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Women of Note: Female Spies You Should Know

April 20th, 2012 by Seattle Repertory Theatre

Kirsten Potter as Aphra Behn in Seattle Rep's production of Or,. Photo by Chris Bennion.

Ever heard of Aphra Behn—the first professional female playwright who was also a spy? She’s the protagonist of our current production of Liz Duffy Adams’ Or, which has it’s final performance this Sunday afternoon. 

As Adams explains it, Aphra Behn came from a modest background, but formed bonds with the aristocratic family for which her mother served as a wet nurse. Behn educated herself by using their extensive library and later developed connections that would land her a job spying for the English crown in the 1660s. Her life, by modern day standards, was certainly unique. She was widowed in 1667, ended up in debtor’s prison during her espionage career, and wrote over a dozen successful plays, as well as verse and fiction.

But Aphra Behn is not the only female spy who’s made her mark on history. Here’s a brief list of these notable women, including a link to find out more about their stories:

Belle Boyd (aka “La Belle Rebelle”):

Belle Boyd helped spy for the Confederacy during the American Civil War. While living in Martinsburg, Virginia, Belle mingled with the Union officers who were occupying the city and relayed the information she learned to the Confederates. She is best known for warning Confederate General Stonewall Jackson about the Union’s intention to blow up all of Martinsburg’s bridges, which allowed Jackson and his troops to drive out the Union soldiers before they could carry out their plan.

Mata Hari: 

Born in the Netherlands, Mata Hari posed as an Indian exotic dancer during World War I. While well-known during her time, doubt has been cast on the extent of her espionage career. Statements supposedly made by Mata Hari herself insinuate that she agreed to serve as a French spy in German-occupied Belgium, but didn’t mention her conflict of interest to the French government (a.k.a She was already spying for Germany). The French suspected her double-dealing and arrested Hari in February of 1917 and convicted her of espionage; she was executed shortly thereafter. Later in 1930, the German government publicly exonerated Mata Hari and French documents revealed that she was probably innocent.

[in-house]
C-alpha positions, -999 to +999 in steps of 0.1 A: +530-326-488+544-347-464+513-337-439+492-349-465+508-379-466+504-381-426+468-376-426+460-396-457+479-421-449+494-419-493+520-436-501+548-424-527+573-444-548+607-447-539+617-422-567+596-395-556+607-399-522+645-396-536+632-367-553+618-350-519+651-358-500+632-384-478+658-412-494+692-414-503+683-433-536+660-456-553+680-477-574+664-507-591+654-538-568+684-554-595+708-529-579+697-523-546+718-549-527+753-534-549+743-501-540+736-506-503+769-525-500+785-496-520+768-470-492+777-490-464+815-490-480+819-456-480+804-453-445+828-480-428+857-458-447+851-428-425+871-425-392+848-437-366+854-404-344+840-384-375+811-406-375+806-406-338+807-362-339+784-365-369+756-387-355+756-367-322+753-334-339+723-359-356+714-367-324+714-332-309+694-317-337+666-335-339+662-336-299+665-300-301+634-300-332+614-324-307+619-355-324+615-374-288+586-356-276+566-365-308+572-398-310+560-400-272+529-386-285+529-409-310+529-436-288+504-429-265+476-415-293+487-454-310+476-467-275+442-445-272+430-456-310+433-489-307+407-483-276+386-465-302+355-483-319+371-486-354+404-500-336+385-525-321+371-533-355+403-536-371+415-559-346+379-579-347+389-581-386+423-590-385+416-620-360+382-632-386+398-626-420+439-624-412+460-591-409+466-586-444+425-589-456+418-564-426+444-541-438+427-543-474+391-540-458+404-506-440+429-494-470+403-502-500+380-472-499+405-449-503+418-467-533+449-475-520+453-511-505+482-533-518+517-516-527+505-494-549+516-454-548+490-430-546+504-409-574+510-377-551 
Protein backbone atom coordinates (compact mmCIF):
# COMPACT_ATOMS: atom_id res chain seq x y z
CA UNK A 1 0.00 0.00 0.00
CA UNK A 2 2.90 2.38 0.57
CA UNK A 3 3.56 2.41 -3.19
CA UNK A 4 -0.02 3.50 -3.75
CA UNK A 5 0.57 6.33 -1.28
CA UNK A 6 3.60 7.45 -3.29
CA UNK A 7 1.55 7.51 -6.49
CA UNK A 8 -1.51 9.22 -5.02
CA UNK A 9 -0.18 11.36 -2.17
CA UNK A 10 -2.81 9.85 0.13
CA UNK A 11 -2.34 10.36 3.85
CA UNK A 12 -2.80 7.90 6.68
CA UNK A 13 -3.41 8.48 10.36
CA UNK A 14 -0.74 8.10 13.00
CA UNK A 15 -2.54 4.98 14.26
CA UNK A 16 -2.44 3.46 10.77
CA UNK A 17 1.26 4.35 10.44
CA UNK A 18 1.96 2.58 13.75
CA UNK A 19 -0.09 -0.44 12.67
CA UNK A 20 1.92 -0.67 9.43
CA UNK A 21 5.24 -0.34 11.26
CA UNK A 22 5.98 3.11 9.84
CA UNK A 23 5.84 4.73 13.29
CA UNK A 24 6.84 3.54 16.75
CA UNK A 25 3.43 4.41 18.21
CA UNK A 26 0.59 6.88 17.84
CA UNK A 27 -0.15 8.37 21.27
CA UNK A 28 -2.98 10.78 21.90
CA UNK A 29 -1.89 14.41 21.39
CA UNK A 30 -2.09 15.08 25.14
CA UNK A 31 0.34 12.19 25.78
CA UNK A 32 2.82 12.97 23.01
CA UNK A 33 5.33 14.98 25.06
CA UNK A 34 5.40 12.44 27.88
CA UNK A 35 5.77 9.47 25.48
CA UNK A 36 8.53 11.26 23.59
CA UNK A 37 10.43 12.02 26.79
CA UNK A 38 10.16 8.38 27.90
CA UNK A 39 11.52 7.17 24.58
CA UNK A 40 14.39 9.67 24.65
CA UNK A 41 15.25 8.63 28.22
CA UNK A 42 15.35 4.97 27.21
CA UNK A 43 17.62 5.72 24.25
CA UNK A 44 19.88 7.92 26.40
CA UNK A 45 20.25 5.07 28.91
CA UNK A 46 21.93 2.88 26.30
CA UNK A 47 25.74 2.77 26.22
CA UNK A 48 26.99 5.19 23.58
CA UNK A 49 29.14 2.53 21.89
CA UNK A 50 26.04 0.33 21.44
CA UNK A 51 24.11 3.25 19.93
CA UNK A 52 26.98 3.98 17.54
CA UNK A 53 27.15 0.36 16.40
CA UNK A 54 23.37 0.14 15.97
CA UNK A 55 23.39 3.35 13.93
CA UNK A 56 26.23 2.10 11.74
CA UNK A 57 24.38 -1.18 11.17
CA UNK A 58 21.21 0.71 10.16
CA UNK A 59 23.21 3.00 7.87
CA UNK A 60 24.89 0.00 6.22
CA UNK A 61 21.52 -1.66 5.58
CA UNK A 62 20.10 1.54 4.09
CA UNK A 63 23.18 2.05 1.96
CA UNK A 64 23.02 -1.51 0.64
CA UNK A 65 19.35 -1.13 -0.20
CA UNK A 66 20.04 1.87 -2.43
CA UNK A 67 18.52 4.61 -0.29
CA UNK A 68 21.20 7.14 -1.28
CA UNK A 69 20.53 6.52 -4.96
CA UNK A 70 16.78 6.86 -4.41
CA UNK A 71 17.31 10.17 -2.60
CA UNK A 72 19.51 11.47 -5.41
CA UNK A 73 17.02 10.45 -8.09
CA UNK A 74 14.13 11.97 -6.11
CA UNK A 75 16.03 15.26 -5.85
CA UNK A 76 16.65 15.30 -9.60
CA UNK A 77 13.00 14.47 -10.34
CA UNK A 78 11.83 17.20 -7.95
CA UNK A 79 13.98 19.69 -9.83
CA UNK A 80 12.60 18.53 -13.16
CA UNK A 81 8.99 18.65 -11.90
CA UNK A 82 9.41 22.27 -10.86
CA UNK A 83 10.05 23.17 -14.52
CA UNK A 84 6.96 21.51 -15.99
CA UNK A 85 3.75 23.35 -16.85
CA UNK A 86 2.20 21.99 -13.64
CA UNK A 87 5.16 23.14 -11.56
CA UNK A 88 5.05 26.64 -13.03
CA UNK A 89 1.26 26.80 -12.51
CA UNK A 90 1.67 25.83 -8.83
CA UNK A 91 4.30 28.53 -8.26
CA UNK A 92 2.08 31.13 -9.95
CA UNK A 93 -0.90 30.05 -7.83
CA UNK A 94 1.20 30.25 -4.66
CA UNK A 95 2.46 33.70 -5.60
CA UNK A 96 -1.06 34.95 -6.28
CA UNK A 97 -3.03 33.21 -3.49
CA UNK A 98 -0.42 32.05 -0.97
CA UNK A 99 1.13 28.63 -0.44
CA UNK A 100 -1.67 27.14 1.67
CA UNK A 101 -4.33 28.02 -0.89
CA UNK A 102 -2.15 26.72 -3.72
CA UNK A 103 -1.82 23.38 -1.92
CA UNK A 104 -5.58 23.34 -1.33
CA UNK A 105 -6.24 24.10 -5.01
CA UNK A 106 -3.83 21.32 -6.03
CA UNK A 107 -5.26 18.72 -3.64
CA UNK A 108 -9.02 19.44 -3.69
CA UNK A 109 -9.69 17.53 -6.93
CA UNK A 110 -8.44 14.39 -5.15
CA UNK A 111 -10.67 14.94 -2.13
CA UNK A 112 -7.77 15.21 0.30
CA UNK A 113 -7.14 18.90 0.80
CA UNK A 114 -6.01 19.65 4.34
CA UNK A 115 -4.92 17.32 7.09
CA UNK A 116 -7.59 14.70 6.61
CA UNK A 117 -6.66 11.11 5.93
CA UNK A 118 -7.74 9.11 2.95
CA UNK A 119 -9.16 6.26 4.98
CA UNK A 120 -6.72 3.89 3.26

Mata Hari: Exotic dancer, courtesan, and spy.

Noor Inayat Khan:

Considered an Allied heroine of World War II, Noor Inayat Khan worked in England’s Women’s Auxiliary Air Force (WAAF) and became a spy for Britain’s Special Operations unit based out of Paris, France. She was eventually arrested and interrogated by the Gestapo who sent her to a German prison and later to to the Dachau concentration camp when she refused to speak. She was executed by the Nazi SS in 1944. She was awarded the George Cross medal posthumously in 1949. 

Julia Child:

Bet you weren’t expecting to see this name on the list! But Ms. Child, best known as the chef, author, and TV personality who introduced French cooking to the American populace, was also a top secret researcher for the Office of Strategic Services (the forerunner of the CIA). One effort of her research involved helping reduce the threat of Nazi Germany’s deadly submarines, the U-Boats. 

Want to know about more female spies throughout history? Other notables to check out are Elizabeth Van Lew and Sarah Emma Edmonds (a.k.a. Frank Thompson). 

And while you’re at it, come see Or, for an inventive and delightful spin on Aphra Behn’s life. Only four performances left! Friday, 4/20 @ 7:30 p.m., Saturday, 4/21 @ 2 p.m. & 7:30 p.m., and Sunday, 4/22 @ 2 p.m. Click here to buy tickets. 

Seattle Repertory Theatre

Q&A with Actor Basil Harris: Mastering the Costume Quick Change

March 30th, 2012 by Seattle Repertory Theatre

Basil Harris as Lady Davenant in Or, at Seattle Repertory Theatre. Photo by Chris Bennion.